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Opinion

Alabama Republicans tried to clean house and were one vote short

By Hannah Ford

Last week, thirty-five House Republicans almost accomplished something wonderful for us when they attempted to vote in new leadership for the Republican super-majority in the House. Thirty-five of them echoed our dissatisfaction with cronyism and the good ol’ boy system at the people’s expense. They know that we’ve about had it with Montgomery’s status quo. They heard our cries for involved and principled leadership. And, they tried.

They failed by one vote.

To make matters more curious, it was reportedly an absentee vote, something the caucus doesn’t normally allow. (I mean, if it’s important, show up!)

Here’s what prompted the vote: On February 8th, House Republicans were alerted that several legislators, including Majority Leader Micky Hammon, had been interviewed by the US Postal Service’s Office of the Inspector General about a bill filed during the 2016 Regular Session and read in the House Commerce and Small Business Committee. The bill was filed by Hammon’s buddy, Ron Johnson, pushed by Hammon, and if passed would have affected a franchise in which he had a partnership.

Question marks.

Who is Hammon? He’s from the Decatur area, been in the Legislature for fifteen years, naturally accustomed to the system and became Majority Leader under former Speaker, Mike Hubbard. There’s been a need for a change in leadership and lay folks would agree — seeing as the quality of government in Montgomery has much to do with the leadership.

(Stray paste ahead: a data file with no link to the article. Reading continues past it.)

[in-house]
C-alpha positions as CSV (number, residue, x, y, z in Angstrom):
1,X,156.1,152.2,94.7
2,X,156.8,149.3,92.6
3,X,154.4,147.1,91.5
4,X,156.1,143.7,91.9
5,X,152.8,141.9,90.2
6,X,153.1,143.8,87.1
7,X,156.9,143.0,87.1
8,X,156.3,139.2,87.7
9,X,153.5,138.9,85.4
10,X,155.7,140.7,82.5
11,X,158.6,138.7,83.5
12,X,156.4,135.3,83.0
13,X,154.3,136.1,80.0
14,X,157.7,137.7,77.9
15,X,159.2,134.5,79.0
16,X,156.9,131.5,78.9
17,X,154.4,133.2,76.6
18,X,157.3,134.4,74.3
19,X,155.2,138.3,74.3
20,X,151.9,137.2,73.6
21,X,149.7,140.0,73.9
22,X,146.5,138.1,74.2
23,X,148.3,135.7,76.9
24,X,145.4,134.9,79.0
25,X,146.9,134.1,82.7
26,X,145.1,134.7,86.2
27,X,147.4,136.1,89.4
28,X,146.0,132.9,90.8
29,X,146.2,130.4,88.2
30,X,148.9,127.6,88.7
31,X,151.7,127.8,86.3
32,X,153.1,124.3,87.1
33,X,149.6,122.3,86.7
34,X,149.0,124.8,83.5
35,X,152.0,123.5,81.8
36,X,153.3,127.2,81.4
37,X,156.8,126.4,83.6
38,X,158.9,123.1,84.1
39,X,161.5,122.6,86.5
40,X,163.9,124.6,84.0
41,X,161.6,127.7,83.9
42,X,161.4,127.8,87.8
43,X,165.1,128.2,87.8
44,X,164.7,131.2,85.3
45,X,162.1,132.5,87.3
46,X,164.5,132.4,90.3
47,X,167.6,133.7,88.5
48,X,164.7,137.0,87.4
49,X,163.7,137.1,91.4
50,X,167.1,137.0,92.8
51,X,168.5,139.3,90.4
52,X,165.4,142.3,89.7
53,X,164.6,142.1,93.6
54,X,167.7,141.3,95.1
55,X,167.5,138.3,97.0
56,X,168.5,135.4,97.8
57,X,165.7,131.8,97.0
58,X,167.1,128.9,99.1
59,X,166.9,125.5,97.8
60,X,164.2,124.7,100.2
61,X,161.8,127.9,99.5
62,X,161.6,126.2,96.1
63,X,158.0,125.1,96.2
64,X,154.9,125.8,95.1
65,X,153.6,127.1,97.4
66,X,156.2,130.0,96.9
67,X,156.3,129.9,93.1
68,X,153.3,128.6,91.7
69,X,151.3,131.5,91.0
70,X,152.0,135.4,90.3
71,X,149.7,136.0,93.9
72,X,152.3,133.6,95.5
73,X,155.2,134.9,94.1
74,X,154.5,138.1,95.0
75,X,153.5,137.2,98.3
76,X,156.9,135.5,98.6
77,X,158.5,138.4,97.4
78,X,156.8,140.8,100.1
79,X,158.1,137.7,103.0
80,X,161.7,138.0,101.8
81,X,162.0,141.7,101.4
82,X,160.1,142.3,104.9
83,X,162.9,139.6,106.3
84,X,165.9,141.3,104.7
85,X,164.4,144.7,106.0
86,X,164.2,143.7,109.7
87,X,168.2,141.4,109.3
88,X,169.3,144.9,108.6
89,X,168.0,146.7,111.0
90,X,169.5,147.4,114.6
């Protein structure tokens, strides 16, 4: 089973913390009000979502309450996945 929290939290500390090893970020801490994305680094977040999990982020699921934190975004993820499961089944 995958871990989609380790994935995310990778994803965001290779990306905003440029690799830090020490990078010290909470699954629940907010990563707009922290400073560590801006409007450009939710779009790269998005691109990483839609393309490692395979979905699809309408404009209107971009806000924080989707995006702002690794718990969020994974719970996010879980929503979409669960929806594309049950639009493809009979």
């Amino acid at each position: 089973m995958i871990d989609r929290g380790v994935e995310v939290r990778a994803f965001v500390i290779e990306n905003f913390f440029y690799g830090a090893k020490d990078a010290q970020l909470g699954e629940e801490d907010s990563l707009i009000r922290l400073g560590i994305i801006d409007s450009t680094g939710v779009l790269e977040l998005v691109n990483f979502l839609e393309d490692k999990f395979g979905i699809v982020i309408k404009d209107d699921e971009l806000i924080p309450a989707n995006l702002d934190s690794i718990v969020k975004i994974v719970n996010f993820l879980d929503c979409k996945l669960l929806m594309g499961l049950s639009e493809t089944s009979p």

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After last week’s announcement, there was a call for a vote of confidence. Thirty-five spoke up for change. Thirty-six didn’t. I have no doubt that Majority Leader Micky Hammon has a tough job and I’m sure that the 35 plus 1 who gave him their vote of confidence have some reason for their vote.

Maybe you all could try again — do it right and do us right?

Wouldn’t we all love to see a day when Montgomery is full of public servants who are guided by God, not money, to do what’s best for their people? Until then, be encouraged. After all, it was just one absentee ballot that prevented a step in a good direction.

Hannah Ford writes from Montgomery

 

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